Shaping San Francisco Donations
or make a
one time donation

La Veinte and a Half

Historical Essay

By Francisco FloresLanda and Edgar Morales

This small group was like a sidebar to La Veinte, they congregated on 20th between Valencia and Guerrero where Donald Arana, “The Araña” (spider) lived. They claimed a partial stake in La Veinte due to being familiar with the guys from there, they also went to the pool hall to play. Donald, my brother Jaime, Juan Wong of Guatemalan and Chinese origins, Mike “el Ruso,” Roberto Tafoya—el Alboroto (The Commotion), Gallinita, Rafael, Julio, el Peruano—Hector Guzman, El Chino—Carl Ng, a real Chinese, and others were some of the guys in the crew. They were a calmed down version of La Veinte they mostly drank and went to dances together. Or, sometimes they would go to the movies at the Tower Theater, a Spanish language movie house, by opening a side door and running in. The talent show at the Tower, was a favorite time to sneak into the theatre.

Besides these activities, some of them hustled on homosexuals. Homosexuals would invite them to their places get them drunk and show them porno in order to have sex with some of them. For the homosexuals they were boy-toys and lavished money, liquor and presents on them. Eventually they paired up with their favorite fellows. Eventually many of these people learned to hustle exclusively on Latino homosexuals and used this lifestyle to survive and make money. Peruano—Hector Guzman became the couple with La Condesa (The Countess) after someone else. Donald was a Nicaraguense and he coupled with Roberto Lopez, even after he married, he would have Roberto over for dinner with his wife and him.

Gays were not called gay at this time and many could be found cruising up and down Mission Street picking up teenagers, others could be found picking up kids at the Greyhound Bus Depot or the East Bay Bus Terminal. Among the fellows of La Veinte y Media and these gays they would hold parties with a lot of drinking and porn movies and they would play music and dance. I suppose eventually the lines blurred and it was men having sex with men. Culturally, the machismo of Latino men won’t permit themselves to be homosexual or bi- when in a homosexual relationship but in essence, they are in a homosexual relationship. They consider the other guy as being the gay one and themselves as hetero male, or in today’s vernacular—the top.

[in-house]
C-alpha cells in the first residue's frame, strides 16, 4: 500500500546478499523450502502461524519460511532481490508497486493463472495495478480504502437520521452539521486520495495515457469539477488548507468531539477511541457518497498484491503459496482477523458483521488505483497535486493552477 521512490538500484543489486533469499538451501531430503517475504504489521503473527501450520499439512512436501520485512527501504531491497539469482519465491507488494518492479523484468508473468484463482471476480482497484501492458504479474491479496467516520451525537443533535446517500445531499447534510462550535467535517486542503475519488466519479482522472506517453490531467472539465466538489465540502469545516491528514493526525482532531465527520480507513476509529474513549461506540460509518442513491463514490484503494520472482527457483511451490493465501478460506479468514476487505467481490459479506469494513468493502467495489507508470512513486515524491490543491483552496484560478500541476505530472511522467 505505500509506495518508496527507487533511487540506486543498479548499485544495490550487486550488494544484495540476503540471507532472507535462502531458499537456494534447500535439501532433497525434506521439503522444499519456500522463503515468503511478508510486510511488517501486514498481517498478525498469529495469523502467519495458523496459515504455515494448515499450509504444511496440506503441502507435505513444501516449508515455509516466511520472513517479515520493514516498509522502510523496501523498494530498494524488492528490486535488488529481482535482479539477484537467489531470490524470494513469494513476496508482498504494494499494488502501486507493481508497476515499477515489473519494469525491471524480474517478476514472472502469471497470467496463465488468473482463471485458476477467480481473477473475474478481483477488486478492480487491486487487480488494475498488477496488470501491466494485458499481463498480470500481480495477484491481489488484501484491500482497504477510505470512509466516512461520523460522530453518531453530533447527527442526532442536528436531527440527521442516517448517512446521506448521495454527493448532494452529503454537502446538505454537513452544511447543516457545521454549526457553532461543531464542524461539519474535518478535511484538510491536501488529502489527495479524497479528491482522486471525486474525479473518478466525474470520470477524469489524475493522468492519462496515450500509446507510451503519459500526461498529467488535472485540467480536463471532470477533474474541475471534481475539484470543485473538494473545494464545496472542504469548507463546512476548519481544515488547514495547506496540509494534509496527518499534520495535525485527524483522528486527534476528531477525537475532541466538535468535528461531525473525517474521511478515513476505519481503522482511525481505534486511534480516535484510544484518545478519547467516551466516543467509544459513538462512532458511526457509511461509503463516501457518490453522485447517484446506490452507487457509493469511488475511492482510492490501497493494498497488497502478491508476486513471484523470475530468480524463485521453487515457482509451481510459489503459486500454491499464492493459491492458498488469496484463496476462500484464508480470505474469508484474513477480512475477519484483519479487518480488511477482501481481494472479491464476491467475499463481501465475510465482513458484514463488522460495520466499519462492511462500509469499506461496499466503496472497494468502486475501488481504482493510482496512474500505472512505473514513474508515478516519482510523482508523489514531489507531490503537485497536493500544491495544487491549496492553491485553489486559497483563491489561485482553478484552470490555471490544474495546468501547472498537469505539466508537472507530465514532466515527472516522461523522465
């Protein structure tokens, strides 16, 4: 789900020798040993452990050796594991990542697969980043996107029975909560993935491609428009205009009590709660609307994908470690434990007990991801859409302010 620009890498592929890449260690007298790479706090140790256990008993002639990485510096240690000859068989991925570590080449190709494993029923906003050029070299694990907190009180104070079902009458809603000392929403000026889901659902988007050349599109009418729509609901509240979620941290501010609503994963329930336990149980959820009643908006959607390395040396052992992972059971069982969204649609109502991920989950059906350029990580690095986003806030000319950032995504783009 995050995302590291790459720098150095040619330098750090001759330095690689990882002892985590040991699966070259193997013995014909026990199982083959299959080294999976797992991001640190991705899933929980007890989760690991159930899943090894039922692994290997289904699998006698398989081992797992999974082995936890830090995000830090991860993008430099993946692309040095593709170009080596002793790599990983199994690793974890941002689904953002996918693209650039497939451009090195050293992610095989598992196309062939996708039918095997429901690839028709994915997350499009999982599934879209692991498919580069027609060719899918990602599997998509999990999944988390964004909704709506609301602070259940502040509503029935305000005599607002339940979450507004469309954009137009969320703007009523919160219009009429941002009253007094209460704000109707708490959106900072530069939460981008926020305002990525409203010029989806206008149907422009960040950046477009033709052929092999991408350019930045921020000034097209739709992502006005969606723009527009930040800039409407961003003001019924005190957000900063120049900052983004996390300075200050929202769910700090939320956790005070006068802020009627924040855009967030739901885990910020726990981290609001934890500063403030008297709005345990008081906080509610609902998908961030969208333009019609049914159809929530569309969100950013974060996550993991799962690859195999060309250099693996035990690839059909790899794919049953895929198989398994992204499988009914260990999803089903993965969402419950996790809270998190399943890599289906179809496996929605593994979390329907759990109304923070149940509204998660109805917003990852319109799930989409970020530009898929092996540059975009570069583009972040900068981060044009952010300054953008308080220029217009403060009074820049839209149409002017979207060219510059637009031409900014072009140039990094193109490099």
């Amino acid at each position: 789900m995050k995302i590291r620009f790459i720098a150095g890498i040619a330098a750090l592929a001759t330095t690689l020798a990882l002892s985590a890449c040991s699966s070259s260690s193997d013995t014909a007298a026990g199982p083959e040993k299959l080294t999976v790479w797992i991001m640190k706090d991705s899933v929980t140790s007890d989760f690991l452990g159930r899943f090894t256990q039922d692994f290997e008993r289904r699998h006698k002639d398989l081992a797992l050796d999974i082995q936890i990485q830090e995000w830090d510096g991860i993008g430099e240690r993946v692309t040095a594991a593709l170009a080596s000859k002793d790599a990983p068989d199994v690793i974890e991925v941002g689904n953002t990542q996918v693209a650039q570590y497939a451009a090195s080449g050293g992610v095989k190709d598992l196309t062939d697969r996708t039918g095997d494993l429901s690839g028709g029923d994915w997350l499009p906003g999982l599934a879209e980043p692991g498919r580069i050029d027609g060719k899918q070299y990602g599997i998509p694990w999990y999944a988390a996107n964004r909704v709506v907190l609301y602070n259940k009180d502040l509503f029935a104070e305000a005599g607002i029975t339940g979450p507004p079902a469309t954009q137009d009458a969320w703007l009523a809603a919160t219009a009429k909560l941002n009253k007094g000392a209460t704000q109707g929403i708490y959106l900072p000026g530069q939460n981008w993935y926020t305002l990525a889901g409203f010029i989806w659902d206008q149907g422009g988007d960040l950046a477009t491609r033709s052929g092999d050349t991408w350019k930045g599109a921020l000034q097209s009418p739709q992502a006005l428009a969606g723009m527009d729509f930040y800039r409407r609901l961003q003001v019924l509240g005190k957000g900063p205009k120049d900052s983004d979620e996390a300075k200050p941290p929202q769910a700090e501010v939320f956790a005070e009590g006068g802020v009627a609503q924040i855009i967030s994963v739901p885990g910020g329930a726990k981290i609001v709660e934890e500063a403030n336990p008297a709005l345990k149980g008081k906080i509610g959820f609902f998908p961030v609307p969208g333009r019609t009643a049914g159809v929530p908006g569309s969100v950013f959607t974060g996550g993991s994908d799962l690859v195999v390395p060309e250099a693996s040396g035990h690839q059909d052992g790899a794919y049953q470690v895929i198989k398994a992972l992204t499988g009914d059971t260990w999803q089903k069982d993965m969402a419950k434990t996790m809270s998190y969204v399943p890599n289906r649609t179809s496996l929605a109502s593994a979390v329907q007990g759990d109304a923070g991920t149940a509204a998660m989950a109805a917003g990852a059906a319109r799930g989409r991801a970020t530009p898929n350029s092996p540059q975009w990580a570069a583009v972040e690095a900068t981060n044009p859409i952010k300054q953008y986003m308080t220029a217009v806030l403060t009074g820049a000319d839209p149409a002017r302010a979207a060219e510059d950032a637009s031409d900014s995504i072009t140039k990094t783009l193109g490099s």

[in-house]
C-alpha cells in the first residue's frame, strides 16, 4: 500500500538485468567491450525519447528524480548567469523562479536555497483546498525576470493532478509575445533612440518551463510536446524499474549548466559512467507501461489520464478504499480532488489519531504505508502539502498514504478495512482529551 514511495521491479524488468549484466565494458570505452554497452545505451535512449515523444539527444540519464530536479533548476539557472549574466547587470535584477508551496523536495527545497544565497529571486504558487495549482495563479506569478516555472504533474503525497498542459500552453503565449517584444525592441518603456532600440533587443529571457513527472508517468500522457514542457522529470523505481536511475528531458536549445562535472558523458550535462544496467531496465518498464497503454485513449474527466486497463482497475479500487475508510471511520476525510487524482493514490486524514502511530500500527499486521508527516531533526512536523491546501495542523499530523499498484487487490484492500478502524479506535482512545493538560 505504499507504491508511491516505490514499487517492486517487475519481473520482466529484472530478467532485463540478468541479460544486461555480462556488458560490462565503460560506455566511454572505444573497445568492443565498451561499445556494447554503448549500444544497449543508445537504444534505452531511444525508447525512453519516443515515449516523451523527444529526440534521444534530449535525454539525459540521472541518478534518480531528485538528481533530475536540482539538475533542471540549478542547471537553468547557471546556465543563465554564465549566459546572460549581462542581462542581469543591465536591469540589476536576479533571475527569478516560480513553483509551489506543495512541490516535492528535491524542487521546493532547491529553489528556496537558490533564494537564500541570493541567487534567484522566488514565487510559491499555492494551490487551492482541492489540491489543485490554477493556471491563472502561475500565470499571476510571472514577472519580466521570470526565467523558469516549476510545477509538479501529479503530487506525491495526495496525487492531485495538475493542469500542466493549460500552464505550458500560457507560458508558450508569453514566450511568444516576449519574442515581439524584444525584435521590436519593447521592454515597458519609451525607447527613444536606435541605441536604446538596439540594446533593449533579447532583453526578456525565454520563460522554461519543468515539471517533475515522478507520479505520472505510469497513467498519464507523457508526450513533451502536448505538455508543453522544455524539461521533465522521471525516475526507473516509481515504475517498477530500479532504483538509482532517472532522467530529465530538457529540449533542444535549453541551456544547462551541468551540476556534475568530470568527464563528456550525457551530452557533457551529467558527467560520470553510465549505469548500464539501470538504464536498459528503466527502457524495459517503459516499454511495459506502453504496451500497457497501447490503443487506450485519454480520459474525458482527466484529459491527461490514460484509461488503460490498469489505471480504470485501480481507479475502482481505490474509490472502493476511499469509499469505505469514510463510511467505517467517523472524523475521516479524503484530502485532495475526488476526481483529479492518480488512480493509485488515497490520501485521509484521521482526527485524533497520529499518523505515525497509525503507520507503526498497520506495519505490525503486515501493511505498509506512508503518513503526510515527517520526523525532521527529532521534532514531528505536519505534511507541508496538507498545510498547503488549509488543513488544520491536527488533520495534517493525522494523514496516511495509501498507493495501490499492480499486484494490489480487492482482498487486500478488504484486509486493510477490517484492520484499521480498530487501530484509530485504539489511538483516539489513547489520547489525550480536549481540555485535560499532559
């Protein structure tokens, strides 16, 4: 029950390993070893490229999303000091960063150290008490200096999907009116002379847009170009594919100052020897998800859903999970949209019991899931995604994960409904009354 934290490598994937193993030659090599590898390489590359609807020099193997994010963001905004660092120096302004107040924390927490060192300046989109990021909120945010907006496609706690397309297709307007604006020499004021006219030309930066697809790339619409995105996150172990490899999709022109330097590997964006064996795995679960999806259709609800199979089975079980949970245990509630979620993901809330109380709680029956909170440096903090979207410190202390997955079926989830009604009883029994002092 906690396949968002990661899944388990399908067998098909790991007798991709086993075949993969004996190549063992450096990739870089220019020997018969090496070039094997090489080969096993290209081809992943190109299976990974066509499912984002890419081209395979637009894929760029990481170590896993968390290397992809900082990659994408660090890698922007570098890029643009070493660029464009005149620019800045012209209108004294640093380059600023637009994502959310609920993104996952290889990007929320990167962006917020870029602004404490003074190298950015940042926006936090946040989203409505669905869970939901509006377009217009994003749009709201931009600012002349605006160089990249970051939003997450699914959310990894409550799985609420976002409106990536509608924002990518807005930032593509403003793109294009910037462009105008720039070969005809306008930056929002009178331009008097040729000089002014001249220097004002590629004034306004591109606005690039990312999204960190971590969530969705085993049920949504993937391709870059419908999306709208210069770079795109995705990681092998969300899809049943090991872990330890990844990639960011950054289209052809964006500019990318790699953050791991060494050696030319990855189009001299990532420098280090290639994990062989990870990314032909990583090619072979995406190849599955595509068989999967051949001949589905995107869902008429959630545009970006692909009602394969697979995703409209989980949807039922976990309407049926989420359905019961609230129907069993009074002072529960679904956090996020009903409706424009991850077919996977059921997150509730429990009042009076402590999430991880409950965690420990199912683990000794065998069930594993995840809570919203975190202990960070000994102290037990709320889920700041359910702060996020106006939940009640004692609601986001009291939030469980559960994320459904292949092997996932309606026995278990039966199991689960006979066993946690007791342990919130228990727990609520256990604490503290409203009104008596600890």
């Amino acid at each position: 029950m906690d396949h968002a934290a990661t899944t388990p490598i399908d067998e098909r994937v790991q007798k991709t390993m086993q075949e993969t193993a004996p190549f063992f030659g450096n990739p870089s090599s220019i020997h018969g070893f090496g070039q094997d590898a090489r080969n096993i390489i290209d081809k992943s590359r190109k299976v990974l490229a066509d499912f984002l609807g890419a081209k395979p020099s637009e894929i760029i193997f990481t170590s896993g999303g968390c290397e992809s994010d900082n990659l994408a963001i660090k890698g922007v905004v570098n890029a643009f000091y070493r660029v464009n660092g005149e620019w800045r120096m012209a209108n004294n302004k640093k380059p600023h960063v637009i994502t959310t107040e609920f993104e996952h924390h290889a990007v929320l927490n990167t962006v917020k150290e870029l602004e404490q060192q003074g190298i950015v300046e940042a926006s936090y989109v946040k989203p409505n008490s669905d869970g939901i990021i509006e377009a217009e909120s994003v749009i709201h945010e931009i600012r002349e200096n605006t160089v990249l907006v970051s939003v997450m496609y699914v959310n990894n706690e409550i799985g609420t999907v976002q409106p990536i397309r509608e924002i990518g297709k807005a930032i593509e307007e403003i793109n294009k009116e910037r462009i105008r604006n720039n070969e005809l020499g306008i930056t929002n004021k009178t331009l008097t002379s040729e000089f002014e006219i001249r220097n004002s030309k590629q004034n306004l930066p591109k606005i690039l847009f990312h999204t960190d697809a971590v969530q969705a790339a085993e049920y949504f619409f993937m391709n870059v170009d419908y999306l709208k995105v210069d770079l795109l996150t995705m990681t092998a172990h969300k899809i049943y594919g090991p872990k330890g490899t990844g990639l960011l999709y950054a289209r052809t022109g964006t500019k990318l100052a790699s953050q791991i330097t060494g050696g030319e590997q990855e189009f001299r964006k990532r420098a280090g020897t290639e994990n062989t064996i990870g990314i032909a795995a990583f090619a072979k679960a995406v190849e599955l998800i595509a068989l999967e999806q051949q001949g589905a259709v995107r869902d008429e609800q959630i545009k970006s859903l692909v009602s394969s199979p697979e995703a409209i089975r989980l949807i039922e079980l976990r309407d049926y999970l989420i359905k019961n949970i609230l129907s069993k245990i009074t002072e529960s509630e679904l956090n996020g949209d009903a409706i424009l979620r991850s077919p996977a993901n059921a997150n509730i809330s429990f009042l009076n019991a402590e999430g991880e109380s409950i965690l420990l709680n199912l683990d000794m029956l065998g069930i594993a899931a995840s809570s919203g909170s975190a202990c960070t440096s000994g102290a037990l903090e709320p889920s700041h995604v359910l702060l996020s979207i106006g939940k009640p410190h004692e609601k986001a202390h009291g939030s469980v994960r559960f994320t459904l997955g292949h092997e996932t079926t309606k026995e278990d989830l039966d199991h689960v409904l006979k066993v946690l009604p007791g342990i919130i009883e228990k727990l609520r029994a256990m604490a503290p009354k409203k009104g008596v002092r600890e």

An episode concerning La Veinte and a Half. Once when twentieth and a Half were having a drinking binge at Dolores Park it came up we were going to fight the Landers St. Boys, a group of boys who lived on Landers St. the why I never found out. We walked over to their haunt and Francisco Marin spoke to them he made peace with them and we wound up drinking with them.


Doggie-diner-18th-and-Mission.jpg

Doggie Diner at 18th and Mission, c. 1970s

Photo: Francisco FloresLanda


The Doggie Diner @ Mission & 18th Sts.

The Doggie Diner, a fast food diner, wasn’t a gang, it was a spot, a meeting place, like today’s malls, it was also a social network. The trademark was a head of the wiener dog wearing a bow tie and a chef's hat it was centrally situated on Mission at 18th and was perfect for a meeting spot for Mission youth, even the architecture was great for those inside to talk with those outside, the barrier windows were that low. It was open 24 hours a day (See picture). It even had a great parking lot where car clubs and teenagers who could afford a car could gather. The driveway on Mission St. permitted the passengers to stop and chat with whoever was around. There was constant local foot traffic. On weekends, there was a constant flow of teenagers seeking the party: “Where’s the party?” was all one had to utter to find the party. A story Marin used to tell was about how “El Tarzan” once pulled an employee through a small service window because he had disrespected one of his friends.

Before BART construction destroyed the ambience of Mission Street as a plaza, where residents would take a stroll hundreds of people would take a walk or go the movies at the New Mission, the Grand, the Tower or the Tower theaters. In those days, there really was a small town feel to Mission Street where neighbors said, “Buenos Dias” to each other. After the construction ended things did not go back to normal.



previous essay / continue reading